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of triumphs, which is alone conducive to the equal happiness of all, the triumph of intellect over force, and of virtue over intel. lect,—then, indeed, will those who prize intellect, or delight in virtue, throughout all time, turn to him, whose intellectual and moral greatness first introduced and recommended this system, standing, at last, all alone in his pre-eminence, fixed forever in the solitude of his glory, as the Miracle of Men, the greatest earthly Benefactor of mankind, -and will exult that they belong to the same race of beings with WASHINGTON.

EXERCISE CXIII.

1 PALLA'DIUM is the name of a statue of Pallas (Minerva), on the preservation of which depended the safety of ancient Troy; hence the application of the word to a safeguard of any kind.

2 COLISE'UM (also written Colosseum) is the name of a celebrated amphitheater, at Rome, the ruins of which are still standing. It was begun by the emperor Vespasian, and finished by his son Titus, and is said to have held over 100,000 spectators.

9 PAR' THENON, from a Greek word meaning & virgin, is the name applied to a celebrated temple in ancient Athens, dedicated to the virgin-goddess Minerva,

WASHINGTON'S SOLICITUDE FOR THE UNION.

WEBSTER.* 1. There was in the breast of Washington one sentiment so deeply felt, so constantly uppermost, that no proper occasion escaped without its utterance. From the letter which he signed in behalf of the convention when the Constitution was sent out to the people, to the moment when he put his hand to that last paper in which he addressed his countrymen, the Union—the Union was the great object of his thoughts. In that first letter he tells them that, to him and his brethren of the convention, union appears to be the greatest interest of every true American; and, in that last paper, he conjures them to regard that unity of government, which constitutes them one people, as the very

* See Exercise LXXXVI.

palladium of their prosperity and safety, and the security of liberty itself.

2. He regarded the union of these states, not so much as one of our blessings, as the great treasure-house which contained them all. Here, in his judgment, was the great magazine of all our means of prosperity; here, as he thought, and as every American still thinks, are deposited all our animating prospects, all our solid hopes for future greatness. He has taught us to maintain this Union, not by seeking to enlarge the powers of the government, on the one hand, nor by surrendering them, on the other; but by an administration of them, at once firm and moderate, adapted for objects truly national, and carried on in a spirit of justice and equity.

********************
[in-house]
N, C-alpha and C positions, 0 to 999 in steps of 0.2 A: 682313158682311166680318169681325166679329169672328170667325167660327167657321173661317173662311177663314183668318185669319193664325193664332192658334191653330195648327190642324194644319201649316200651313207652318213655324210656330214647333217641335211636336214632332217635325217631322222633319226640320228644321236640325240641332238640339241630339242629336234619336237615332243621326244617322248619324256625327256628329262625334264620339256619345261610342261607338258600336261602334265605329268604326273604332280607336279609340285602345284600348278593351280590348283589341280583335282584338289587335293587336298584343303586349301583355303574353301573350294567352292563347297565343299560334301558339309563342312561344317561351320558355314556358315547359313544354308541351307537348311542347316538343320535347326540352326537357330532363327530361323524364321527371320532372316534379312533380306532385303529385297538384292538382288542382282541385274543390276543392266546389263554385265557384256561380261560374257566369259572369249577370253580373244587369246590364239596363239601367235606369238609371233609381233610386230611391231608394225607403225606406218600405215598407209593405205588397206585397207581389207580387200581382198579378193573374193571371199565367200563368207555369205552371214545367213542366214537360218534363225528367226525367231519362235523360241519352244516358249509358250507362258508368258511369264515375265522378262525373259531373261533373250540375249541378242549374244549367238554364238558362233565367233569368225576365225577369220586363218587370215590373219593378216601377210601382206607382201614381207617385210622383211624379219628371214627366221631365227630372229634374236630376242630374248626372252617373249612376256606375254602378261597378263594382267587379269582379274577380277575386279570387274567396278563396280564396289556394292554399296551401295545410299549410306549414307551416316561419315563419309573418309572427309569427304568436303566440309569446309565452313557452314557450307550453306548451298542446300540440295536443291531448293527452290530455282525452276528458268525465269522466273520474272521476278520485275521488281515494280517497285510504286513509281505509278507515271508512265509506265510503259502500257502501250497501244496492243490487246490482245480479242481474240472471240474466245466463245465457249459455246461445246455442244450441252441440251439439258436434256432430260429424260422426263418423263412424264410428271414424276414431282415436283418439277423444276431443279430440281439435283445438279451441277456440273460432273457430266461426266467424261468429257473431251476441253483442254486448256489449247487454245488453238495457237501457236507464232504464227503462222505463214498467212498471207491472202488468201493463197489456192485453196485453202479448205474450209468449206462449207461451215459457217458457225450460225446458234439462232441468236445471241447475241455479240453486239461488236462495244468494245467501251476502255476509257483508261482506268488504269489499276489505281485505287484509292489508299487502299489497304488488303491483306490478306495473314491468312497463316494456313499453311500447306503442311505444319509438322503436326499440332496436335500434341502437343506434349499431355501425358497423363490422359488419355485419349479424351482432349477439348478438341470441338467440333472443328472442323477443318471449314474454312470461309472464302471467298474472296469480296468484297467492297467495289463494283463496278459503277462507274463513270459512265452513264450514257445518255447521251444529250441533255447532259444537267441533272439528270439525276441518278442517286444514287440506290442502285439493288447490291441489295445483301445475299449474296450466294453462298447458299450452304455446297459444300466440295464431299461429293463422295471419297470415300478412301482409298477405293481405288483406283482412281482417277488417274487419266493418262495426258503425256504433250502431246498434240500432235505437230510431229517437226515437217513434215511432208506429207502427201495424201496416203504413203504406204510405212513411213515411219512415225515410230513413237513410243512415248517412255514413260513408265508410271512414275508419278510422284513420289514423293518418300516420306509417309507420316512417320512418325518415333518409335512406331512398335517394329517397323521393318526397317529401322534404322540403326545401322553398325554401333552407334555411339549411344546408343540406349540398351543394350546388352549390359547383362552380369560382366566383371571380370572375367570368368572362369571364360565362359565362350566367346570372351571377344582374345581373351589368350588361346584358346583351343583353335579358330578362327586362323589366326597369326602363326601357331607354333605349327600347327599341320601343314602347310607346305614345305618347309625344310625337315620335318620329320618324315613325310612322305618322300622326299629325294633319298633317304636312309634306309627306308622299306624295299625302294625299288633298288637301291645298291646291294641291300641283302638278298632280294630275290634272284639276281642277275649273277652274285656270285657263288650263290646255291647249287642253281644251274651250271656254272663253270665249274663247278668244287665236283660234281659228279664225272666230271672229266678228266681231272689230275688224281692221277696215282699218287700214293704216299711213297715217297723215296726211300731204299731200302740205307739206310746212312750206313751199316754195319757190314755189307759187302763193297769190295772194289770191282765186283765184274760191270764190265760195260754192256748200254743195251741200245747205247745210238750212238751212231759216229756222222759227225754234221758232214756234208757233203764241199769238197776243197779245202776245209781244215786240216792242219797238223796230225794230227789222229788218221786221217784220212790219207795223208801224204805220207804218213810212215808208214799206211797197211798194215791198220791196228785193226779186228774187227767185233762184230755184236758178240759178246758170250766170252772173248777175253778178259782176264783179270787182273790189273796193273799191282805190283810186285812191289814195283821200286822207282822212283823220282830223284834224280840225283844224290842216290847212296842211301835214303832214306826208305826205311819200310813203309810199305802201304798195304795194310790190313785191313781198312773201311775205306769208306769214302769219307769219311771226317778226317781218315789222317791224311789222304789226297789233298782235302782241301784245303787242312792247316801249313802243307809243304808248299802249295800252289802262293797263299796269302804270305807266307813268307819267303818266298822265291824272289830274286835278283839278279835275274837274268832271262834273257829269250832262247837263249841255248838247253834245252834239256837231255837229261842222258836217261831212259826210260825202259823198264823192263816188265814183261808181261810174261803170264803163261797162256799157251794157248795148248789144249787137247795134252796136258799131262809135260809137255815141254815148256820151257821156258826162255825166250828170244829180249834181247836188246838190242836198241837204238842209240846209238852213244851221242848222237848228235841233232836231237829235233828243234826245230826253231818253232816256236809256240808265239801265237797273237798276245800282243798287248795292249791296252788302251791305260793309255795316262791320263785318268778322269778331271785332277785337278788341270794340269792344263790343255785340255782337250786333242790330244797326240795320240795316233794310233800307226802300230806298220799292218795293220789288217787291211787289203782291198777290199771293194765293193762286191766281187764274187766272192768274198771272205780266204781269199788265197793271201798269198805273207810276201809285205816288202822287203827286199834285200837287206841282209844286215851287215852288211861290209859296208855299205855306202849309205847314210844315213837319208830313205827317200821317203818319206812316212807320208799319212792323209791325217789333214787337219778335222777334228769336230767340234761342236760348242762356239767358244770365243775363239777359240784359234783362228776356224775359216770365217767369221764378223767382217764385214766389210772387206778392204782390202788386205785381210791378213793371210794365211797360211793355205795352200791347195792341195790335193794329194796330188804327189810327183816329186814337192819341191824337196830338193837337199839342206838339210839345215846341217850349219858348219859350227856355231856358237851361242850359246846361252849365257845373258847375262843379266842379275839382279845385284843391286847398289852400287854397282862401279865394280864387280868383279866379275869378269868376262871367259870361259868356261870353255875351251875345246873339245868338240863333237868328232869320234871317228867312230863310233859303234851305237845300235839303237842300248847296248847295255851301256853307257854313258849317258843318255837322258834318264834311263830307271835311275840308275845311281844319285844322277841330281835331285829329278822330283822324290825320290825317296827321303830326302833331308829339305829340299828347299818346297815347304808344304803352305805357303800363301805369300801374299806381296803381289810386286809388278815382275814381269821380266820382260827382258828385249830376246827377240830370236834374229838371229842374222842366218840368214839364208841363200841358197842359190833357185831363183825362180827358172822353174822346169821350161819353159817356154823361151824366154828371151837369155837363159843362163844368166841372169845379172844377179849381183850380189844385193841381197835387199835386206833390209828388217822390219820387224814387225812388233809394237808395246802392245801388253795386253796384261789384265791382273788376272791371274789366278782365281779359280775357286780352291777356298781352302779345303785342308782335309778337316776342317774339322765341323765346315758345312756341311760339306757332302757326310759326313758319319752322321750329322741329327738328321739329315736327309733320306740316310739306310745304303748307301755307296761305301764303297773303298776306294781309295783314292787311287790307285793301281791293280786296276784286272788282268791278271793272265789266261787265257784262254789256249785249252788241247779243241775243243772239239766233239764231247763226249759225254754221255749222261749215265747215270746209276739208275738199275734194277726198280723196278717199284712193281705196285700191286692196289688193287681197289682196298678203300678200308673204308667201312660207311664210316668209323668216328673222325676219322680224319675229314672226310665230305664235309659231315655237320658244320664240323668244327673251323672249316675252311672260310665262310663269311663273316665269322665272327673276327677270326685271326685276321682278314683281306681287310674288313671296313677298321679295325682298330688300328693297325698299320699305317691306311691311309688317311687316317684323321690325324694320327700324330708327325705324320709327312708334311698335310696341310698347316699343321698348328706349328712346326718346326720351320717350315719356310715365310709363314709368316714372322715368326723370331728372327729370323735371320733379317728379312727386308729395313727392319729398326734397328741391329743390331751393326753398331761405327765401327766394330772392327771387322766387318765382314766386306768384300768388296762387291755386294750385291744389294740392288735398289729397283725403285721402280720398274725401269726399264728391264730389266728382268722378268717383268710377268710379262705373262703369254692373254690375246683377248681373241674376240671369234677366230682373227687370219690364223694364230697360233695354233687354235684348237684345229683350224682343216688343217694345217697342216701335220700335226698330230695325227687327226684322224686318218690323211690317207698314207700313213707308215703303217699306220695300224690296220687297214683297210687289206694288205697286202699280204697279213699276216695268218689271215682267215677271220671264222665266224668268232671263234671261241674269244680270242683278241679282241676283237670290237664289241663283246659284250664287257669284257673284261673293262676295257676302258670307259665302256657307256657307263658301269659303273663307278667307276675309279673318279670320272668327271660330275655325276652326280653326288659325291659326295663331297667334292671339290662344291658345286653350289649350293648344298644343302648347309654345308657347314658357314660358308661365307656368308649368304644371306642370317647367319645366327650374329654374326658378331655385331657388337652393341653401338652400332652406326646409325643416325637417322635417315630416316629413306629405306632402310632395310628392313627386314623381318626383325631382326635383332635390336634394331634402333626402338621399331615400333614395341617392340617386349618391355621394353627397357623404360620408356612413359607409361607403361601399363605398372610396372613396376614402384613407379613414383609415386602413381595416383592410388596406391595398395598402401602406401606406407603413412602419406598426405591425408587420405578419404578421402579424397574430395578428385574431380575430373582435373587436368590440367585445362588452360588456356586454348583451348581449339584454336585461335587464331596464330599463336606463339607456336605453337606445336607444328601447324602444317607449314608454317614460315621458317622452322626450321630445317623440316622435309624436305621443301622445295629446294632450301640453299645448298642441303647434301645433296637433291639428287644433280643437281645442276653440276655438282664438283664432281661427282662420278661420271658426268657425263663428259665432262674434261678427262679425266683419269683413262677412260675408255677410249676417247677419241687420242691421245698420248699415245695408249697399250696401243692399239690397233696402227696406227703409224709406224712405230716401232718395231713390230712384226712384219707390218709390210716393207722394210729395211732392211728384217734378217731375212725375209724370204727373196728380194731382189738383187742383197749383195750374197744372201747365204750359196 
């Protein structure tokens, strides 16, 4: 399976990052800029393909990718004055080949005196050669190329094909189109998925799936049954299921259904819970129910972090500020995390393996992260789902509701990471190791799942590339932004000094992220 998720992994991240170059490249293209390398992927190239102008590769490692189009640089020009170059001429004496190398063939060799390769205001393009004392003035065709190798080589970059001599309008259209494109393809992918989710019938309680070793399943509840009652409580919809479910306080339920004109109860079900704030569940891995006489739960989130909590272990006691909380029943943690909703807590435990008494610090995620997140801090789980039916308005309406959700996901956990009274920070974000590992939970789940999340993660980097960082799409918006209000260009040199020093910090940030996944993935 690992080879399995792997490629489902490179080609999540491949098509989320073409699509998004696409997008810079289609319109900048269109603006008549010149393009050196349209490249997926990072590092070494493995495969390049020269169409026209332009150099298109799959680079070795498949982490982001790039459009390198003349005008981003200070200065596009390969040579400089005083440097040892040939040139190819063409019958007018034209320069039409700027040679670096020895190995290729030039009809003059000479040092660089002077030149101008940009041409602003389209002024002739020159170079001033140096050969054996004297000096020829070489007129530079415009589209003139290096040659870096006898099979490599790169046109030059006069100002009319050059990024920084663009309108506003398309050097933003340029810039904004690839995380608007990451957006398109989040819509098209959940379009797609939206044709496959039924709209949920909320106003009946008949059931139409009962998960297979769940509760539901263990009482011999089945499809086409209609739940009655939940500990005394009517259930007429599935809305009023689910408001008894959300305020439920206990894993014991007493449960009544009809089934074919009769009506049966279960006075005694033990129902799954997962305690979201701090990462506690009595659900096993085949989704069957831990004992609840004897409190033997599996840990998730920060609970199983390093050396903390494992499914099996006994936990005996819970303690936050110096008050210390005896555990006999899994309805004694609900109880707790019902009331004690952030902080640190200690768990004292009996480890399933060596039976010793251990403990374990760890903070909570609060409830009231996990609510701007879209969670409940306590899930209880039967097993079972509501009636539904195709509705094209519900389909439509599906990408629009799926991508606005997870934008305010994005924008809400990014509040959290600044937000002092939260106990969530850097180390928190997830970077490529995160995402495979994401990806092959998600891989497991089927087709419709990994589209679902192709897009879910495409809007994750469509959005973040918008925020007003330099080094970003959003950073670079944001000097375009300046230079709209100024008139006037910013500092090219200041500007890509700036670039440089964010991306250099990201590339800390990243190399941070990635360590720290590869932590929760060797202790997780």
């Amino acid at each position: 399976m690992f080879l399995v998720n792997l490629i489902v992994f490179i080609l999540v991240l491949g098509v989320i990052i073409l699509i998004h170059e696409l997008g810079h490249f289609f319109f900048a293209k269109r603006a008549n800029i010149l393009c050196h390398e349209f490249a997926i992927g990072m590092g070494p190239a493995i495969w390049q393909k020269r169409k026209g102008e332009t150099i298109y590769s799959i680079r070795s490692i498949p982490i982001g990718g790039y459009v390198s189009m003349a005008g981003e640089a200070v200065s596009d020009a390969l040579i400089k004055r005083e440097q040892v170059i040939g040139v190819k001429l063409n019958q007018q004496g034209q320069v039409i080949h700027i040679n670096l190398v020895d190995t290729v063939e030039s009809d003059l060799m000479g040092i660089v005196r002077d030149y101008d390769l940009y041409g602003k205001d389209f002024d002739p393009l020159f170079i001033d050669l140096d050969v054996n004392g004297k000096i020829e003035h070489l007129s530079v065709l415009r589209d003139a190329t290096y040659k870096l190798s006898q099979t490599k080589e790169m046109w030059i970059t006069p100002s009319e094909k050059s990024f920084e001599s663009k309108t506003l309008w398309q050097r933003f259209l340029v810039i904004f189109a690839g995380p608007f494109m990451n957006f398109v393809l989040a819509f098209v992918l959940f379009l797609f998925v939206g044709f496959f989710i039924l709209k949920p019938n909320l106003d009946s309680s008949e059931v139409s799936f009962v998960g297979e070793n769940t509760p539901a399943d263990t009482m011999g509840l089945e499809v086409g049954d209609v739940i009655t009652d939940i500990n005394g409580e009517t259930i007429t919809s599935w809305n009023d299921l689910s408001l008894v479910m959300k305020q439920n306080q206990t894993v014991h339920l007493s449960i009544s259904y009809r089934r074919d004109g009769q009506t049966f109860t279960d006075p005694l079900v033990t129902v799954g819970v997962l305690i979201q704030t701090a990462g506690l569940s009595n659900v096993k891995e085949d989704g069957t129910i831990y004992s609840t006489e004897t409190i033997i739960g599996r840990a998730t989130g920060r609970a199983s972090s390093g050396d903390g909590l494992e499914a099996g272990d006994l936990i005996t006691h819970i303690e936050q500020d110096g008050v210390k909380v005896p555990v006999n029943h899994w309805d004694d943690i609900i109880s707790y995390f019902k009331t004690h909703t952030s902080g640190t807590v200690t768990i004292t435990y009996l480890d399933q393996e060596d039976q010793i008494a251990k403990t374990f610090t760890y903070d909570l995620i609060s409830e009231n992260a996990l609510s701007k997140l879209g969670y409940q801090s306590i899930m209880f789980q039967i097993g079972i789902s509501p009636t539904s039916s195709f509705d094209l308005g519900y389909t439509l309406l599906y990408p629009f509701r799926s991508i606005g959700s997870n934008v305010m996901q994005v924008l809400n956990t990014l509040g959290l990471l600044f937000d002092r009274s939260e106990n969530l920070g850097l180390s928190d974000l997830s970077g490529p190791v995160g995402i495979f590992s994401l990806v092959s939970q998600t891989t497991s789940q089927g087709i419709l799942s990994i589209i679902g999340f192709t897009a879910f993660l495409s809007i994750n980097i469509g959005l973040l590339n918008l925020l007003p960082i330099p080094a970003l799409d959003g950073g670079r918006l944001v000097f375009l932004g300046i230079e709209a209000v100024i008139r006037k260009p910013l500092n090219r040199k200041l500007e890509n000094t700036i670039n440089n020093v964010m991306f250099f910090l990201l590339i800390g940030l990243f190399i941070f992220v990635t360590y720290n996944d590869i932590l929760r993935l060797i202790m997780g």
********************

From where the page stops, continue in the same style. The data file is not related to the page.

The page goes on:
3. The extreme solicitude for the preservation of the Union, at all times manifested by him, shows not only the opinion he entertained of its importance, but his clear perception of those causes which were likely to spring up to endanger it, and which, if once they should overthrow the present system, would leave little hope of any future beneficial reunion. Of all the presumptions indulged by presumptuous man, that is one of the rashest, which looks for the repeated and favorable opportunities for the deliberate establishment of a united government over distinct and widely extended communities.

4. Such a thing has happened once in human affairs, and but once; the event stands out as a prominent exception to all ordinary history; and, unless we suppose ourselves running into an age of miracles, we may not expect its repetition. Washington, therefore, could regard, and did regard, nothing as of paramount political interest, but the integrity of the Union itself. With a united government, well administered, he saw we had nothing to fear; and without it, nothing to hope. The sentiment is just, and its momentous truth should solemnly impress the whole country.

5. If we might regard our country as personated in the spirit of Washington, if we might consider him as representing her, in ber past renown, her present prosperity, and her future career, and as, in that character, demanding of us all to account for

our conduct, as political men or as private citizens, how should he answer him who has ventured to talk of disunion and dis. memberment? How should he answer him who dwells perpetually on local interests, and fans every kindling flame of local prejudice ? How should he answer him who would array State against State, interest against interest, and party against party, careless of the continuance of that unity of government which constitutes us one people ?